(CN) - The North Carolina NAACP filed a federal lawsuit Monday alleging that elections boards in Moore, Cumberland and Beaufort Counties illegally cancelled more than 4,000 voters' registrations in order to suppress the votes of black citizens before the Nov. 8 general election.
The 41-page petition for injunction seeks to stop state and county boards of elections from cancelling registrations for allegedly bogus change-of-address violations that fail to adhere to National Voter Registration Act policies.
The suit claims that election board records in Moore, Beaufort and Cumberland Counties show that "a small number of individuals" recently challenged the registration of thousands of voters "based exclusively on mass mailings that were returned undeliverable."
"The State Board of Elections defends the mass cancellations on the ground that state laws purportedly allow private individuals to challenge voter registrations based on evidence that they have moved out of the precinct or county, including a returned mailing," the complaint says.
But the NAACP says the board wrongfully canceled registrations for voters who have moved, but continue to live in the same county, as they should be able to change their address at their polling place.
The suit also says the National Voter Registration Act prohibits registration removal unless the registrant affirms a change of address in writing or, as more commonly applied here, fails to respond to a notice and fails to vote during the next two general election cycles.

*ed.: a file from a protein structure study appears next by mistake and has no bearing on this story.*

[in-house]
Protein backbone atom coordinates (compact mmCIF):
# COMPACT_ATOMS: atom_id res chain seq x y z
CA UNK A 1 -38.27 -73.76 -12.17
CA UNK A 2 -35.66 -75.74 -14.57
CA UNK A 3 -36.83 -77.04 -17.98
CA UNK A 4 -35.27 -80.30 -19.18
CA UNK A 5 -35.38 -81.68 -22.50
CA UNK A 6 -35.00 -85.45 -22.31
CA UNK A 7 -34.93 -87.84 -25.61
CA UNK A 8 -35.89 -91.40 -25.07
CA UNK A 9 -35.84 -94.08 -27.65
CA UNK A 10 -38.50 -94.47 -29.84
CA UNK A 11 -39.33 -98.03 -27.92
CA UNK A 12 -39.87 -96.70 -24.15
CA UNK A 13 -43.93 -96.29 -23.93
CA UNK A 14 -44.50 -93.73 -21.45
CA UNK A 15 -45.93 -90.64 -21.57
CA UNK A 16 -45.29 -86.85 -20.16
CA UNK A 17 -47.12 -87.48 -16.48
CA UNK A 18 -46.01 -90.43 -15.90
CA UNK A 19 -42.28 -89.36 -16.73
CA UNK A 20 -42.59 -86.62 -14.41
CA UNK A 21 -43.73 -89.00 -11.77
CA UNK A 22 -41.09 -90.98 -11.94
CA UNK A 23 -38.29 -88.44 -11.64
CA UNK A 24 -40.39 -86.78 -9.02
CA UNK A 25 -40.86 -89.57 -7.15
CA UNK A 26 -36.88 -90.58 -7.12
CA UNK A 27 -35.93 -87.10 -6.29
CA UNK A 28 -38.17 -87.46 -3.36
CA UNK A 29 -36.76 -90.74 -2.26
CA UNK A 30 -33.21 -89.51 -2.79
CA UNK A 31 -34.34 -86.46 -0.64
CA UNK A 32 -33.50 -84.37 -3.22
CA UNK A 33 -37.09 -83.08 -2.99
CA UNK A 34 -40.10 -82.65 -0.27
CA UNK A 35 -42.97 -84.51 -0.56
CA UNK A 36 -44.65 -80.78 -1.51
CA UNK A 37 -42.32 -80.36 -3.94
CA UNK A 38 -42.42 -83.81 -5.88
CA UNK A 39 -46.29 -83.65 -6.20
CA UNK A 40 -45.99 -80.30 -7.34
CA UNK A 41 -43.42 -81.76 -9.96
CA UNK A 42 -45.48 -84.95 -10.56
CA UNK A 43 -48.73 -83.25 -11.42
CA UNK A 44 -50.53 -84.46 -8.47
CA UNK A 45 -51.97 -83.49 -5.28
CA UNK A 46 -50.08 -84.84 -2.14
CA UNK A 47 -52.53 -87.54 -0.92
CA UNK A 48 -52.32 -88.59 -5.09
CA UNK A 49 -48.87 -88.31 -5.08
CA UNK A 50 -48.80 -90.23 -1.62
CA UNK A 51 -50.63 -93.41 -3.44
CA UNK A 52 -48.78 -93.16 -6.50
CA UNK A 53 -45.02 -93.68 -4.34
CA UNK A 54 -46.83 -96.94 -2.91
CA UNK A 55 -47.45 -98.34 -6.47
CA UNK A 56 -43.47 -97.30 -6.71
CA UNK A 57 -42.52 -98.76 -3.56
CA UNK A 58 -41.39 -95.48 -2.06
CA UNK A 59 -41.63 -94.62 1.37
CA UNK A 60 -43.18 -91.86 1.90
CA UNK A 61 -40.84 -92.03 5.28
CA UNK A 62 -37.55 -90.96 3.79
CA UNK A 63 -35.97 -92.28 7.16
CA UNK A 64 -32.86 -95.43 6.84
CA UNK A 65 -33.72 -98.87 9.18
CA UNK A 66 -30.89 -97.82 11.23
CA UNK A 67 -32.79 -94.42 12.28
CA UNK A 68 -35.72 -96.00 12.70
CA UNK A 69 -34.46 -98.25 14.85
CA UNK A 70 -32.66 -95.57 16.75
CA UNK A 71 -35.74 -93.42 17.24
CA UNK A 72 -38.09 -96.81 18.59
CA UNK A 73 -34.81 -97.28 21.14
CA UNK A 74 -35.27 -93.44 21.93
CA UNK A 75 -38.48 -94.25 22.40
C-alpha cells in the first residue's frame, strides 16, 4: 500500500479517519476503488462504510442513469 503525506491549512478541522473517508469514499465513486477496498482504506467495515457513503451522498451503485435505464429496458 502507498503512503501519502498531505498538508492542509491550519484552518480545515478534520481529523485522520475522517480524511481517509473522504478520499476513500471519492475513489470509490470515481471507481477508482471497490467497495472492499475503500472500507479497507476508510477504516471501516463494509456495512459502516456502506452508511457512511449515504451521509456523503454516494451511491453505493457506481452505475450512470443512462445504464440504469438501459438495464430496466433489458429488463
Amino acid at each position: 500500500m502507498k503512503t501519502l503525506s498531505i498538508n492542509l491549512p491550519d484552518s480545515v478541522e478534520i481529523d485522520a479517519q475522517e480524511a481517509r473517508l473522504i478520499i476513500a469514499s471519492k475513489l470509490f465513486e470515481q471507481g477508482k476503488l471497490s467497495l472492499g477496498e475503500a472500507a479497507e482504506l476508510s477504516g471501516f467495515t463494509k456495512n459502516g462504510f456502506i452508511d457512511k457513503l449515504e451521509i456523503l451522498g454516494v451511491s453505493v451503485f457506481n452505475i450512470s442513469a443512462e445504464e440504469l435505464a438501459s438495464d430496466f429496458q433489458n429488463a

The NAACP is seeking restoration of voter registrations that were cancelled based on returned mail, and it wants the state to take action to make sure that such voters can cast ballots on or before Nov. 8.
The plaintiffs are represented by Stacey Leyton of Altshuler Berson in San Francisco; Penda Hair of Forward Justice in Washington, D.C.; Mary Carlson, of Washington, D.C.; and Irving Joyner of Cary, North Carolina.
Kim Westbrook Strach, executive director of the N.C. State Board of Elections, said in a written statement that the voter challenges that inspired the lawsuit were filed by private citizens, not election officials.
"Our independent agency administers state and federal election laws," Strach said. "The statutes at issue are decades old and are common across the country and widely regarded as compatible with the National Voter Registration Act. If the plaintiffs are right, then most states are wrong."